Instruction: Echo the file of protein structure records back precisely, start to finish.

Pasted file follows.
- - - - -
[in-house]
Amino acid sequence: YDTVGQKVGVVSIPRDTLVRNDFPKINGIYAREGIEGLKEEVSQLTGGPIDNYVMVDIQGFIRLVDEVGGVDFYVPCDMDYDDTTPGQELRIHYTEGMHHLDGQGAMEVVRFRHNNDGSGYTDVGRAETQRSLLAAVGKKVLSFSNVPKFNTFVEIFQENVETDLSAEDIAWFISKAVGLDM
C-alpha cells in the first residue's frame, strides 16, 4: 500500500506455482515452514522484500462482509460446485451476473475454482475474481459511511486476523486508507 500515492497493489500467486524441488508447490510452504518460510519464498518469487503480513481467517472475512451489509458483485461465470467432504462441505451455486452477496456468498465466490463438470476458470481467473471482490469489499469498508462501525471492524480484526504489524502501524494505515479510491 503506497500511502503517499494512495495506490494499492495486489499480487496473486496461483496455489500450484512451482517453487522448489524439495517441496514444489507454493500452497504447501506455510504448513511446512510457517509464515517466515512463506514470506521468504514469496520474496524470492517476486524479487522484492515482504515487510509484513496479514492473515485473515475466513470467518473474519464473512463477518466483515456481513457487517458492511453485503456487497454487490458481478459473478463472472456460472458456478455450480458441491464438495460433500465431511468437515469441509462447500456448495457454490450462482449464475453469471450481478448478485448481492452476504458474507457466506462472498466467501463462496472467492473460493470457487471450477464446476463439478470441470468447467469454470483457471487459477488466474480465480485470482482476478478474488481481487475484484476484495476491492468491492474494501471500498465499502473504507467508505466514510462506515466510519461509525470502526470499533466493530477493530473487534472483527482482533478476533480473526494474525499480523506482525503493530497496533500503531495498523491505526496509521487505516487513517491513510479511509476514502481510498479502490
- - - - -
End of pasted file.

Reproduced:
[in-house]
Amino acid sequence: YDTVGQKVGVVSIPRDTLVRNDFPKINGIYAREGIEGLKEEVSQLTGGPIDNYVMVDIQGFIRLVDEVGGVDFYVPCDMDYDDTTPGQELRIHYTEGMHHLDGQGAMEVVRFRHNNDGSGYTDVGRAETQRSLLAAVGKKVLSFSNVPKFNTFVEIFQENVETDLSAEDIAWFISKAVGLDM
C-alpha cells in the first residue's frame, strides 16, 4: 500500500506455482515452514522484500462482509460446485451476473475454482475474481459511511486476523486508507 500515492497493489500467486524441488508447490510452504518460510519464498518469487503480513481467517472475512451489509458483485461465470467432504462441505451455486452477496456468498465466490463438470476458470481467473471482490469489499469498508462501525471492524480484526504489524502501524494505515479510491 503506497500511502503517499494512495495506490494499492495486489499480487496473486496461483496455489500450484512451482517453487522448489524439495517441496514444489507454493500452497504447501506455510504448513511446512510457517509464515517466515512463506514470506521468504514469496520474496524470492517476486524479487522484492515482504515487510509484513496479514492473515485473515475466513470467518473474519464473512463477518466483515456481513457487517458492511453485503456487497454487490458481478459473478463472472456460472458456478455450480458441491464438495460433500465431511468437515469441509462447500456448495457454490450462482449464475453469471450481478448478485448481492452476504458474507457466506462472498466467501463462496472467492473460493470457487471450477464446476463439478470441470468447467469454470483457471487459477488466474480465480485470482482476478478474488481481487475484484476484495476491492468491492474494501471500498465499502473504507467508505466514510462506515466510519461509525470502526470499533466493530477493530473487534472483527482482533478476533480473526494474525499480523506482525503493530497496533500503531495498523491505526496509521487505516487513517491513510479511509476514502481510498479502490